In working with teams, I think it’s important to understand that some challenges take time and require buy-in to resolve. The leadership gurus I worked with at Harvard, Ronnie Heifetz and Marty Linsky,[i] call these adaptive challenges. They define technical challenges as those that are complicated, such as brain surgery or auto repair, but for which we have the necessary know-how. They define adaptive challenges as those that require changing attitudes, values, and behaviors. I use this delineation with teams to encourage them to pace the work and engage key actors when facing an adaptive challenge.
A wonderful example of this is a client I worked with over the last year. I was asked by a longstanding nonprofit to facilitate a strategic planning meeting to address the fact that program participants had dropped by 75% in five years. When I interviewed the Board members and key staffers, it became clear that the Board was deeply divided about whether to even change what they were doing. Some loved what they did and were willing to draw down the endowment to continue doing it in the same way. Some thought it was already too late, that they were “rearranging the chairs on the Titanic,” and that the quality of the work they were doing was so diluted by poor attendance as to be unacceptable.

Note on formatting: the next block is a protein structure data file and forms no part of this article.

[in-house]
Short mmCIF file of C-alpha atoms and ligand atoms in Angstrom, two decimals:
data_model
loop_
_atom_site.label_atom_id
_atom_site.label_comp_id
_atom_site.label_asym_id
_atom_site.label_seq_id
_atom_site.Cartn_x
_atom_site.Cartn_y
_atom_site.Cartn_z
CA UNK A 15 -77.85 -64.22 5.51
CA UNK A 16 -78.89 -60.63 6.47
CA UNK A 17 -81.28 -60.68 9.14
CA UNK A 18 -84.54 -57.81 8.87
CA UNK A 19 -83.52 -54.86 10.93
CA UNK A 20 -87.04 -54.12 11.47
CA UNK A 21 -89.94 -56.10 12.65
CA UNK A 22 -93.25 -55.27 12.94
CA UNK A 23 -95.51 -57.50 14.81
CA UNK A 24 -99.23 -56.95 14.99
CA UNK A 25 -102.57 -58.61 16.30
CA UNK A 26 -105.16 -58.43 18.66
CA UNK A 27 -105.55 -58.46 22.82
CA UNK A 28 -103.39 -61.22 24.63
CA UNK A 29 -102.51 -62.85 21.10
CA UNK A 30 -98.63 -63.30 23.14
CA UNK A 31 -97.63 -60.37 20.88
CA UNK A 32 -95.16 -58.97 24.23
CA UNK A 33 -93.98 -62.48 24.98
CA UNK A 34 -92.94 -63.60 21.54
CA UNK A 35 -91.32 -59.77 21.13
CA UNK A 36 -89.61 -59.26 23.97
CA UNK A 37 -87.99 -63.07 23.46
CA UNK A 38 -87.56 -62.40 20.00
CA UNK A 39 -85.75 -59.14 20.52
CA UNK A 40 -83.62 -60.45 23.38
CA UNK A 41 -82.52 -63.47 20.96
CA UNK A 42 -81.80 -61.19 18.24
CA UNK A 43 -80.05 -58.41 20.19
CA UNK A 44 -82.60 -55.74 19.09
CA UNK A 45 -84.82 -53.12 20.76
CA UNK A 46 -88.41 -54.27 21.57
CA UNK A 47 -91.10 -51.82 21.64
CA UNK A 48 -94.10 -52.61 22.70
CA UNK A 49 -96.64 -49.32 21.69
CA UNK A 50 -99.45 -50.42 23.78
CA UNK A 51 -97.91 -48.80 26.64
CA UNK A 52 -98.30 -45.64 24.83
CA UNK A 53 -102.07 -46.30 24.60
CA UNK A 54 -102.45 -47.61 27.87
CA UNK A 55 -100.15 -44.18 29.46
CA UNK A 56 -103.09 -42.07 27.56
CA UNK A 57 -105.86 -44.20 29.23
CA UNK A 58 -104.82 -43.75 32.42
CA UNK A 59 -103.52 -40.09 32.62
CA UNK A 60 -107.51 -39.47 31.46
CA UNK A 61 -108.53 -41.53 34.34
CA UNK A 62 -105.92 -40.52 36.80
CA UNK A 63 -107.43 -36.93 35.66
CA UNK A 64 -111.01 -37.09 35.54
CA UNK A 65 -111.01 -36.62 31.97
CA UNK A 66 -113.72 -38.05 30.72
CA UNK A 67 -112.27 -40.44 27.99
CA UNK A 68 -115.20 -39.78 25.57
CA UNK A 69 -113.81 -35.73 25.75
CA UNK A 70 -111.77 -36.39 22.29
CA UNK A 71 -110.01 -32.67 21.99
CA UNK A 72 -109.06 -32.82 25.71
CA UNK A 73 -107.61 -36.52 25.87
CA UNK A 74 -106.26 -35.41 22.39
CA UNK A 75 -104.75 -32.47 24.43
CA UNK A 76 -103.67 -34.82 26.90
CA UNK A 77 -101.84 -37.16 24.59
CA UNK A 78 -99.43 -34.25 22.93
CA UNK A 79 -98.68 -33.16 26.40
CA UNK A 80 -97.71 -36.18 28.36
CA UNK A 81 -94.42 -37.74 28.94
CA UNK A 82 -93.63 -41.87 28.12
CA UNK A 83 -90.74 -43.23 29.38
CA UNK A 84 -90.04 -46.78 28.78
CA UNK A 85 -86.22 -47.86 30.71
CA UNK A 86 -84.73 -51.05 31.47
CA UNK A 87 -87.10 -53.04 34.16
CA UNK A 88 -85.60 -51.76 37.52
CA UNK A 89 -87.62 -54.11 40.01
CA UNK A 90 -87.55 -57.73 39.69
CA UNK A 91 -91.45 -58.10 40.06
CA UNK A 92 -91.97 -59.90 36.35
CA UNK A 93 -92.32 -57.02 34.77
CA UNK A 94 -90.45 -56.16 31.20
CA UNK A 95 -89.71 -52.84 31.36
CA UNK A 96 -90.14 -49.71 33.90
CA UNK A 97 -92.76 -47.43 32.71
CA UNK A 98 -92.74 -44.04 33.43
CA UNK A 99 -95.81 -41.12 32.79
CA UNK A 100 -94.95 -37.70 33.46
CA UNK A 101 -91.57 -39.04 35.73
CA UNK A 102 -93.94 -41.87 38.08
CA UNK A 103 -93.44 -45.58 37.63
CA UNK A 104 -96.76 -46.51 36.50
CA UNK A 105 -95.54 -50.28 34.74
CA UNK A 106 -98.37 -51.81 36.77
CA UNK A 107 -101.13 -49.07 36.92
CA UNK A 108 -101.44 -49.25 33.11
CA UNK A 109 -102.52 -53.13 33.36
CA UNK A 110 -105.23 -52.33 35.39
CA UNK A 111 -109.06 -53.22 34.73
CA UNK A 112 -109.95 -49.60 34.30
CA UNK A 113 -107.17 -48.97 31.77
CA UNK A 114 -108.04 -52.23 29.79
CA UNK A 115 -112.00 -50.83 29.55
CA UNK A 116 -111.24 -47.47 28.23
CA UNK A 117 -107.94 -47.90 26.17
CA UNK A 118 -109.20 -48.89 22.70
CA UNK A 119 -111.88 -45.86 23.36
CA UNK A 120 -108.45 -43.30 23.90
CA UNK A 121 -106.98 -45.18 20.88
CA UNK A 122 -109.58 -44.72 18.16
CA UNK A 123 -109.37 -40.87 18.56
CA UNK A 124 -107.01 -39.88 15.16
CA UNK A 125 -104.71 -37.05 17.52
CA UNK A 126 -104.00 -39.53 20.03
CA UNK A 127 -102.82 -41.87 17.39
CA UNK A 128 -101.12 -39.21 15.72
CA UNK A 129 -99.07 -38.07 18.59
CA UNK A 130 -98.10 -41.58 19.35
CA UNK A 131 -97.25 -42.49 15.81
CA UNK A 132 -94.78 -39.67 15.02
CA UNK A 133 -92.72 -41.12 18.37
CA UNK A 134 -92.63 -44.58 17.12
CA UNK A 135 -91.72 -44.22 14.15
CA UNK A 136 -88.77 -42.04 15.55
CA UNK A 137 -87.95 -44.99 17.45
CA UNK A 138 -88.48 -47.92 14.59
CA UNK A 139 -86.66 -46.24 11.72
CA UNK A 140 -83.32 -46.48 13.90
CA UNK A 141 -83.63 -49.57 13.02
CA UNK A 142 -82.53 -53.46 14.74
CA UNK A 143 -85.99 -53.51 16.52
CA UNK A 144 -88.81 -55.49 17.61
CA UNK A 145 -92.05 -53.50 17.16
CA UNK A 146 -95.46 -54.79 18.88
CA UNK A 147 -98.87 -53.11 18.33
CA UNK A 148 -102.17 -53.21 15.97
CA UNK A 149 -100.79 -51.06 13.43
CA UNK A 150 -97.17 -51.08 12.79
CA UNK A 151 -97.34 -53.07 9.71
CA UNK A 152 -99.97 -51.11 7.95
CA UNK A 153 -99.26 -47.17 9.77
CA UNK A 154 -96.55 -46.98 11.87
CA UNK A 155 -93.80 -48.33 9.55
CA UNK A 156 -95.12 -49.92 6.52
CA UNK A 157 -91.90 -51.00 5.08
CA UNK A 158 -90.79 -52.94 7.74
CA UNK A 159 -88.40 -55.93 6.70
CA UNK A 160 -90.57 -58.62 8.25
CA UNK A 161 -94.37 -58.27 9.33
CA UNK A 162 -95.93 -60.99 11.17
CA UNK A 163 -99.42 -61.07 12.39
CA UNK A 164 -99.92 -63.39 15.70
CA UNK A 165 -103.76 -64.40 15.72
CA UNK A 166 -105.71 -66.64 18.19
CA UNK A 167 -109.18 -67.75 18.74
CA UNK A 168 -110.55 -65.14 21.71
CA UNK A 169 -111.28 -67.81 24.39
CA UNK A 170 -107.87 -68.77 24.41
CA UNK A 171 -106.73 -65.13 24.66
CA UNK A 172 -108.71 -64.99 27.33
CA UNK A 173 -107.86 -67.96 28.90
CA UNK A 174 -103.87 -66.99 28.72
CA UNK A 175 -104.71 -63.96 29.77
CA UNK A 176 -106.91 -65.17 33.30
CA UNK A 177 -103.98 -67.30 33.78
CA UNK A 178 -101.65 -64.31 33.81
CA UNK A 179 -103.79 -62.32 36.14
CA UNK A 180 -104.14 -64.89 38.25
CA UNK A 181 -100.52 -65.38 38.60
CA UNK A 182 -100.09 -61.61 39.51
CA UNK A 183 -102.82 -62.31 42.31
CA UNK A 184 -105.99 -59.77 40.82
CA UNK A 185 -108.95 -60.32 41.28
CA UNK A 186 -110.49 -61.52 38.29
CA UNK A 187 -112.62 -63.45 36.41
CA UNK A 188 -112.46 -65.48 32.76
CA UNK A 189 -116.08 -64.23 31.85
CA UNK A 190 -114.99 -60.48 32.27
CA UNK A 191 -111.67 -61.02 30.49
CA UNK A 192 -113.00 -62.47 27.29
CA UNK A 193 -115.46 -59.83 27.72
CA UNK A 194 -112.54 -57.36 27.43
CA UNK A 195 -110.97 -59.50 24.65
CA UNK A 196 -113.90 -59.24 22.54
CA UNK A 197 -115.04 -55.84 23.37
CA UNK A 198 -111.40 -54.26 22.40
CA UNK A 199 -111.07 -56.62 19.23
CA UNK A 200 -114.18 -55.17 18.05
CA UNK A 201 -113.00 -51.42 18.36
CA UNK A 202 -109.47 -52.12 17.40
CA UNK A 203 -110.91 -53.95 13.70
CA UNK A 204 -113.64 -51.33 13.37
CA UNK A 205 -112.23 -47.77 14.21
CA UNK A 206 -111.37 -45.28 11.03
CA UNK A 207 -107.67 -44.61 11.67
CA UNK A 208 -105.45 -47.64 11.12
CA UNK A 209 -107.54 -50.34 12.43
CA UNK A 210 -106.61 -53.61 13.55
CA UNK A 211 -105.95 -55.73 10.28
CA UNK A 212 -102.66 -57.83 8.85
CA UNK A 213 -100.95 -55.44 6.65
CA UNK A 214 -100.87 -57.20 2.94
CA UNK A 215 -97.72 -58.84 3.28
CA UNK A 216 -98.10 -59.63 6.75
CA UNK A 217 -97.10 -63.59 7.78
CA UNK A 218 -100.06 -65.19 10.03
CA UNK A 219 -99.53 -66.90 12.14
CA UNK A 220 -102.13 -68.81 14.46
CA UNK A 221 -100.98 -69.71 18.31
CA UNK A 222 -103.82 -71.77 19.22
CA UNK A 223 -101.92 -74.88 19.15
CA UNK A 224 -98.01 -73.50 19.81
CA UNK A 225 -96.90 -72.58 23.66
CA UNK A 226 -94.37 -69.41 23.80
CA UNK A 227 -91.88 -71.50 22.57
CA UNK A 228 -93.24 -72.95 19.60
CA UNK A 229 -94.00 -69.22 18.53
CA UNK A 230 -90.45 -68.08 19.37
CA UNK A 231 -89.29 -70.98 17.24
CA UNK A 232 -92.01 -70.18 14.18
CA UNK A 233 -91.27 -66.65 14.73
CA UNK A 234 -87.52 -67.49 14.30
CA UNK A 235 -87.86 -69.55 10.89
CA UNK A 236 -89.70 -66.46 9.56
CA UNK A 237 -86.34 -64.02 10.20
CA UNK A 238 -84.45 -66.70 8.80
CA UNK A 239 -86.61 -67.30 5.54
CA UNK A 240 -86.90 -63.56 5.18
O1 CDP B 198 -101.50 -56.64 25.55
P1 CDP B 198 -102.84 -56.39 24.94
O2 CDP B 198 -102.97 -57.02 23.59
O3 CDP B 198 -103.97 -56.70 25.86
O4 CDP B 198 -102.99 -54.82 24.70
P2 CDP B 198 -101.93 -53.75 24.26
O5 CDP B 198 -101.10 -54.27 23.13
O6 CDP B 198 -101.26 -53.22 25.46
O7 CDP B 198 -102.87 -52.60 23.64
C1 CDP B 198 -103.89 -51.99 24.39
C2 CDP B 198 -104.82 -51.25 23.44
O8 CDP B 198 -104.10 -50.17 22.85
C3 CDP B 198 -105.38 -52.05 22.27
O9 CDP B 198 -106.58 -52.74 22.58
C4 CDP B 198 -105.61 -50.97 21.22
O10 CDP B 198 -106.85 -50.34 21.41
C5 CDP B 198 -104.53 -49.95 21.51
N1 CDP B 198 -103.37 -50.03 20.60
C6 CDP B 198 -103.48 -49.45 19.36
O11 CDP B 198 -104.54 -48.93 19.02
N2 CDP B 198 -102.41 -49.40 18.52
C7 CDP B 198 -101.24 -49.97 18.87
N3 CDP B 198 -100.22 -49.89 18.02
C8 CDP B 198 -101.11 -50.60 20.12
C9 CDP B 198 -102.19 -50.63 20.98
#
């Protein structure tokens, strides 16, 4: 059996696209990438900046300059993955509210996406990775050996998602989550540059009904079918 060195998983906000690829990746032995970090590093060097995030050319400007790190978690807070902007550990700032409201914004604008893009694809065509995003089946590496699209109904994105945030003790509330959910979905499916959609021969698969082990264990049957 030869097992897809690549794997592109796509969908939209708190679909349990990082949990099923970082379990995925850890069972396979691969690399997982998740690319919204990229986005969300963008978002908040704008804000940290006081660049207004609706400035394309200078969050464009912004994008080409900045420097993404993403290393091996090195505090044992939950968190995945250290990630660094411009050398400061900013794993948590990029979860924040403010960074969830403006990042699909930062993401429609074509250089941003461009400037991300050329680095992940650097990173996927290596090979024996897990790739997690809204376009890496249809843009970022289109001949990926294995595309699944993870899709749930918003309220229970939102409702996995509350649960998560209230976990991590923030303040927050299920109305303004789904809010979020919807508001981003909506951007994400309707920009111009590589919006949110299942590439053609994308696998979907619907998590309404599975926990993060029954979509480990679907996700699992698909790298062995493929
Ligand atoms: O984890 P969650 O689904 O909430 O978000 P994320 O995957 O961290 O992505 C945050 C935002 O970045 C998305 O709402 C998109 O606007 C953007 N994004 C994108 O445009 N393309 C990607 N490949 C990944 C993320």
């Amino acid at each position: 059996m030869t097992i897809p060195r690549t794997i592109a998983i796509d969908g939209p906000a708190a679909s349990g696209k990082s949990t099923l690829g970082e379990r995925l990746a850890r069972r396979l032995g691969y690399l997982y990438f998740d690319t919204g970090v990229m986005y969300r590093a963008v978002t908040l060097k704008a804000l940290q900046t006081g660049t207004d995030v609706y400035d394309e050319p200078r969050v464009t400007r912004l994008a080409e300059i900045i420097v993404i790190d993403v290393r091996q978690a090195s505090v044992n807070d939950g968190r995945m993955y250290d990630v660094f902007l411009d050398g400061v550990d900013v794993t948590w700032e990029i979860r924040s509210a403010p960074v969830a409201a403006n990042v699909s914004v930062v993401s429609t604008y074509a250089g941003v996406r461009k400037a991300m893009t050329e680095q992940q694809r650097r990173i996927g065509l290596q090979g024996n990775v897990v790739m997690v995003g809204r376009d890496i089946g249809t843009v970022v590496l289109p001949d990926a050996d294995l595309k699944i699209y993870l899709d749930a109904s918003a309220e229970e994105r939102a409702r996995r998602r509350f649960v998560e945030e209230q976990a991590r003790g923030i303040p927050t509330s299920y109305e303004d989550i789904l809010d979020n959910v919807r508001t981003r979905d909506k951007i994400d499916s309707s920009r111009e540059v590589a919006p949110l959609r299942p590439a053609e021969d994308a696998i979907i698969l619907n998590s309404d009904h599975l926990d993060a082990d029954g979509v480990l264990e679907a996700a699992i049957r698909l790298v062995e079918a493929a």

A consultant could have recommended what change in their business model would attract more participants. But it became clear that coming to consensus on whether to even change at all was as complicated as knowing what the right next step was. So we set up four working groups to analyze scenarios that ranged from staying the same, to changing the business model, to shutting down. The working groups met monthly over a year.
One of my favorite illustrations of how taking this amount of time and asking the participants to do the work changed hearts and minds was when we assigned one Board member to a working group that was the opposite of what he wanted to do. When his group finished their analysis of this scenario he said,
“I want to thank the (Chair of the Board) publicly for dragging me kicking and screaming into Group 4…because I have a strong bias (against this idea). But Group 4 is a wonderful group of smart and caring people, and my eyes have at least been opened to (this) being a viable option which I could support under the right circumstances.”
After spending a year looking at financials, understanding the market, and hearing each others’ concerns and hopes, the Board generated multiple viable business options to choose from and came to consensus quickly and easily. At this point one Board member said that, while he had served on many boards and attended many board meetings, this was the best meeting he had ever participated in.
[i] Leadership on the Line, Heifetz and Linsky, Harvard Business School Press, 2017.